"Our plans for the future," he had commanded one day "Are that you will have another baby in November, and when you have stayed home with that one until he is in school, then you must find a job near my parents. We will move nearby to them."
He was quite a mama's boy at heart, but the girl loved the man, so she obeyed.
At least when she went to the home of his parents, she got a decent meal. They never had to scrounge for food. This made the girl feel; privileged. They were elite people, so they must be right to hang around with. They worked hard, owning a small hotel and caring for their disabled daughter.
No one was sure whether or not the parents realized that their son was abusive. They had other sons. Maybe they treated their wives well. Maybe they did not.
Maybe abuse is caused by your upbringing. Sometimes it can be. Sometimes it happens when there is something in the self, deep down inside, that you can't control. Something feels off. You try to fix it. It doesn't go away. Control becomes the obsession then.
The abuser needs to feel in control- craves it in every aspect.
This man worked with disabled children. He could have control over them, much to his delight. Perhaps even his tiny daughter, frail from malnourishment, would develop disabilities due to the lack of nutrients in the brain. Then he could really control her- just as he controlled his students, his sister, and the shy, obedient girl who was his wife.
Perhaps this was his intention in starving them both. Perhaps it was not.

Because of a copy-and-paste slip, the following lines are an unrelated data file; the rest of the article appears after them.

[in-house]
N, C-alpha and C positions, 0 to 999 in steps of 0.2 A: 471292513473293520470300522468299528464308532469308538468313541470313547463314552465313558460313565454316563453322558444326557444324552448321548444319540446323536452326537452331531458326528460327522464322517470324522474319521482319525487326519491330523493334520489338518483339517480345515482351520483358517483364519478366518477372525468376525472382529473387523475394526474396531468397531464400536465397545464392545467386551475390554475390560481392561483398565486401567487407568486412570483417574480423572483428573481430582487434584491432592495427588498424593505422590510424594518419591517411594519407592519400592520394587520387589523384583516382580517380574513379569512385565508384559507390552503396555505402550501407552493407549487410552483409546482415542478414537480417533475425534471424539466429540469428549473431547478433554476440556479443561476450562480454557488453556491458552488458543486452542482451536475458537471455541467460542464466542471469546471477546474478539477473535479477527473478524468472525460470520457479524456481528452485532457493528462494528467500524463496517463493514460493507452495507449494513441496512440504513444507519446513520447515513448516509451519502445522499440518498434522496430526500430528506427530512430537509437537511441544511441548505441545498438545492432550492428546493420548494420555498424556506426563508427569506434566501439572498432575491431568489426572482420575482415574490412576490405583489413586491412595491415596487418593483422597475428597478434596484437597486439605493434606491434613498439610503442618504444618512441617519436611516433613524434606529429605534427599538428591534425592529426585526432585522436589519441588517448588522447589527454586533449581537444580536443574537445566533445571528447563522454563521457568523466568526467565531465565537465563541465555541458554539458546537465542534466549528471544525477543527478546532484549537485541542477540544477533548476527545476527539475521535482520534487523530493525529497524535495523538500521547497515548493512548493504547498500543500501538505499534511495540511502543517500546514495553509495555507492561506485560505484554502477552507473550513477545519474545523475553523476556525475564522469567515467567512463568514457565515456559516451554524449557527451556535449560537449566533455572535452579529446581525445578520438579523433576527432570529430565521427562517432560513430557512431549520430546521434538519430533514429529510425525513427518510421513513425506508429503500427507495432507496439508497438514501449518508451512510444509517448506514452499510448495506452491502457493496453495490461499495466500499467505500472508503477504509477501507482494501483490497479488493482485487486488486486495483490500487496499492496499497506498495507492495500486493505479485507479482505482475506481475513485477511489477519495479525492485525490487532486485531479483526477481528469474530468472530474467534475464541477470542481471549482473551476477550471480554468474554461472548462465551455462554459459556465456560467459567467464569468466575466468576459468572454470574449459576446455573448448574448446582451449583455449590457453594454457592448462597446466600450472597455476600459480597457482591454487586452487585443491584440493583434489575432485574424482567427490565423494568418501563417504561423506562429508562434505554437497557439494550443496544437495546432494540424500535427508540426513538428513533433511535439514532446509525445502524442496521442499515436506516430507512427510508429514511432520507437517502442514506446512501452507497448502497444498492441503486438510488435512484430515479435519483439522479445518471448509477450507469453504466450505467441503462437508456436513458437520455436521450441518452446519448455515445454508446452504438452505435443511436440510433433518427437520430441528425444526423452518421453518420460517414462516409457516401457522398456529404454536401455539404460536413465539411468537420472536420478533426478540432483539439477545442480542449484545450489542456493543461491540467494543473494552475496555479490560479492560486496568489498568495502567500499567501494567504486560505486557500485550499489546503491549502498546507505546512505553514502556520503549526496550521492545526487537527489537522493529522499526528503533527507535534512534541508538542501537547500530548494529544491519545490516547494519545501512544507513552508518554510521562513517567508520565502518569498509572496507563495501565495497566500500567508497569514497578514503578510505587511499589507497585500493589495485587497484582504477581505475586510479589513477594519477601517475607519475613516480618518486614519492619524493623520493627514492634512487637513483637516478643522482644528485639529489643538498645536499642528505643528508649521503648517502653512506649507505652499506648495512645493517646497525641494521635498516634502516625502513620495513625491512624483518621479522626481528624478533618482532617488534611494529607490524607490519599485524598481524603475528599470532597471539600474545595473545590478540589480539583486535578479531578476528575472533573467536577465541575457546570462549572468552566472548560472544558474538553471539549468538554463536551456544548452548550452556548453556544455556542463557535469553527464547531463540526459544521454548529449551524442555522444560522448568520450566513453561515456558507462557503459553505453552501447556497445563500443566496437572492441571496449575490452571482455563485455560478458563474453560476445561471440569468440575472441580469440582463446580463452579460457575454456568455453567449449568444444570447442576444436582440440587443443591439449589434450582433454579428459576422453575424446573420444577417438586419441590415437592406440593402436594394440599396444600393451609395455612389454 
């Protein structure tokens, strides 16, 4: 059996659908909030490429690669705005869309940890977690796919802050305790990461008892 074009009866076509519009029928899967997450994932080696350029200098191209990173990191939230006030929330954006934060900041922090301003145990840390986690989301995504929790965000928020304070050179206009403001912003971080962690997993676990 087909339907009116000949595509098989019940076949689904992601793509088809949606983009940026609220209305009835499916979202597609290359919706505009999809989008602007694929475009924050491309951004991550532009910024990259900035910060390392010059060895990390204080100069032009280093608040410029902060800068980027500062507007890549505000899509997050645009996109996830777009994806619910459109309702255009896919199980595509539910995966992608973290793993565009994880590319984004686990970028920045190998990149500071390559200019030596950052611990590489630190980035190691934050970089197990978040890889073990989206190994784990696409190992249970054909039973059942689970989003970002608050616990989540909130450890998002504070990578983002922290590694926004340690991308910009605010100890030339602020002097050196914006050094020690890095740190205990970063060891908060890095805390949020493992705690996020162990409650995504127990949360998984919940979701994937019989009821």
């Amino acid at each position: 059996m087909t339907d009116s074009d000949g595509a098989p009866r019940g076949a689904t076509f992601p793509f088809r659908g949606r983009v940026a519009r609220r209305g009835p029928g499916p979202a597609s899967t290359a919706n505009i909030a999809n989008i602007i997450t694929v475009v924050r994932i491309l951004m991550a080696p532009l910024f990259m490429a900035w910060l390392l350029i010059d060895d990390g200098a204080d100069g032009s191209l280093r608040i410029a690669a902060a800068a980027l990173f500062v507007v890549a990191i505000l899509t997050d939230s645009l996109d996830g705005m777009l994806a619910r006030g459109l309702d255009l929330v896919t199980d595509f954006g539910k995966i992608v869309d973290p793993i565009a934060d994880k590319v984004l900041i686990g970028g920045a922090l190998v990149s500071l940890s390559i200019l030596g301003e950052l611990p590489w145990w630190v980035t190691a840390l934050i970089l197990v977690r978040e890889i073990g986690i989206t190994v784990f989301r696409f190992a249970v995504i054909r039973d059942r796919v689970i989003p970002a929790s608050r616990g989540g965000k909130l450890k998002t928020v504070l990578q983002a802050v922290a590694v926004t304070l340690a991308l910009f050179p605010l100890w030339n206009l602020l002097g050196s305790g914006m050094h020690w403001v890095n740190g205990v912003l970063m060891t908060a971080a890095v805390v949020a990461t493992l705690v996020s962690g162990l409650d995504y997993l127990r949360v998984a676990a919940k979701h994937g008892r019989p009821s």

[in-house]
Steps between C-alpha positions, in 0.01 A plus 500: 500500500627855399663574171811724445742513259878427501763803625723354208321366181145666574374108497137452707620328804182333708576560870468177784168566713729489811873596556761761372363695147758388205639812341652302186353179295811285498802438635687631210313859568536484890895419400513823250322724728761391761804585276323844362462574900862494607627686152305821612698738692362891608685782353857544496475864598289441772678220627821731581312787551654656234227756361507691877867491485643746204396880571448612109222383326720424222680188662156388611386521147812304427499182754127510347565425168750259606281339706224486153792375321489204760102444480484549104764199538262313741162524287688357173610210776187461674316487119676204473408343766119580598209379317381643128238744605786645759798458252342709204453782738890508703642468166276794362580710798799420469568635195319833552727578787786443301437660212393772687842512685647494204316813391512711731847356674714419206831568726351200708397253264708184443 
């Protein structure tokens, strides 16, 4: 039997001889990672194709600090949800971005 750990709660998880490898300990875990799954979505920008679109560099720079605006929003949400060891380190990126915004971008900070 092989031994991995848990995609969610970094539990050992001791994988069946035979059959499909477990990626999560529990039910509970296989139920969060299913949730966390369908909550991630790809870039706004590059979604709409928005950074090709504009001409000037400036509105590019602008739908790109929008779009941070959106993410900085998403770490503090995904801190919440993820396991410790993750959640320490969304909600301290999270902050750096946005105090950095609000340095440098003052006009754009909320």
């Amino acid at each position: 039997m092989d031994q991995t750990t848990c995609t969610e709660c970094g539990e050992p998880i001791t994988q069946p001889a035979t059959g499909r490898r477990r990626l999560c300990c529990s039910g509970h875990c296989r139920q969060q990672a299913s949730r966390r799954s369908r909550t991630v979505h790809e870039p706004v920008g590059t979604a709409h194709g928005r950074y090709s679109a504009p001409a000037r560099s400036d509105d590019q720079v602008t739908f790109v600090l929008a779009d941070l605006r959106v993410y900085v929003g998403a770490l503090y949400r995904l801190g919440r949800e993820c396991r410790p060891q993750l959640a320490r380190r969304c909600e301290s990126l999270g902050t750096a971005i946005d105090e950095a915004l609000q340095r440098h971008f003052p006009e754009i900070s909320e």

Money. Money made a good excuse.
The girl couldn't get her hair done. Money. The girl wasn't allowed to get groceries. Money. The girl wasn't allowed to give the baby anything except breastmilk, because breastmilk was free. Money. The girl wasn't even allowed her own money. It was all his.
People who knew the man joked about him, "________ can pinch a penny so hard that a booger pops out of Abe Lincoln's nose"
But he had trouble making friends. People were uncomfortable around the man. He was usually silent, staring at people. When he did speak, it was very quietly. He wanted them to lean closer, straining for every word off of his illustrious tongue. Control. How he needed control!
The man had brought home just enough food for that night's meal. He would consume the majority of it- always taking a massive portion for himself. After all, he was hungry.
But the girl was good, so she did not complain. She had been hungry for so long now it just felt like part of life. It was as unchangeable as never having enough anything. No paper towels, often no shampoo. Life was pale and wan, a cheap hollow thing, just like him.
But she loved him, so she obeyed and learned to make the best of life.